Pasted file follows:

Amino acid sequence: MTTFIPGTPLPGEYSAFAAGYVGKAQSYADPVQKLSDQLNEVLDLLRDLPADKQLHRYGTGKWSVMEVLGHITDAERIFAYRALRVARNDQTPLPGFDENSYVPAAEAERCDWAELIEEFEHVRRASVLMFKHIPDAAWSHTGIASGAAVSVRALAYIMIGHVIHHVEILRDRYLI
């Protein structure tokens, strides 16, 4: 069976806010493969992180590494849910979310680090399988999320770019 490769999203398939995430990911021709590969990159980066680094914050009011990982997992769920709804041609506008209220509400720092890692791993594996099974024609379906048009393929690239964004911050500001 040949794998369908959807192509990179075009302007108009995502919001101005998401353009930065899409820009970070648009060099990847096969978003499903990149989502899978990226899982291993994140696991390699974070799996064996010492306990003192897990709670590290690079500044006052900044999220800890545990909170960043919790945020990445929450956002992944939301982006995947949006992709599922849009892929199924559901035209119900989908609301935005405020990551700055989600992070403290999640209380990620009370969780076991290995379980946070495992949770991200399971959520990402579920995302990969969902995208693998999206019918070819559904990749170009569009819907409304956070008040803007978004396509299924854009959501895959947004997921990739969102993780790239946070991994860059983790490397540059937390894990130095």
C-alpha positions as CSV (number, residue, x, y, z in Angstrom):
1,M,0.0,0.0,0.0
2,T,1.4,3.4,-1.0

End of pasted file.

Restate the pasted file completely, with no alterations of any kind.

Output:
Amino acid sequence: MTTFIPGTPLPGEYSAFAAGYVGKAQSYADPVQKLSDQLNEVLDLLRDLPADKQLHRYGTGKWSVMEVLGHITDAERIFAYRALRVARNDQTPLPGFDENSYVPAAEAERCDWAELIEEFEHVRRASVLMFKHIPDAAWSHTGIASGAAVSVRALAYIMIGHVIHHVEILRDRYLI
């Protein structure tokens, strides 16, 4: 069976806010493969992180590494849910979310680090399988999320770019 490769999203398939995430990911021709590969990159980066680094914050009011990982997992769920709804041609506008209220509400720092890692791993594996099974024609379906048009393929690239964004911050500001 040949794998369908959807192509990179075009302007108009995502919001101005998401353009930065899409820009970070648009060099990847096969978003499903990149989502899978990226899982291993994140696991390699974070799996064996010492306990003192897990709670590290690079500044006052900044999220800890545990909170960043919790945020990445929450956002992944939301982006995947949006992709599922849009892929199924559901035209119900989908609301935005405020990551700055989600992070403290999640209380990620009370969780076991290995379980946070495992949770991200399971959520990402579920995302990969969902995208693998999206019918070819559904990749170009569009819907409304956070008040803007978004396509299924854009959501895959947004997921990739969102993780790239946070991994860059983790490397540059937390894990130095």
C-alpha positions as CSV (number, residue, x, y, z in Angstrom):
1,M,0.0,0.0,0.0
2,T,1.4,3.4,-1.0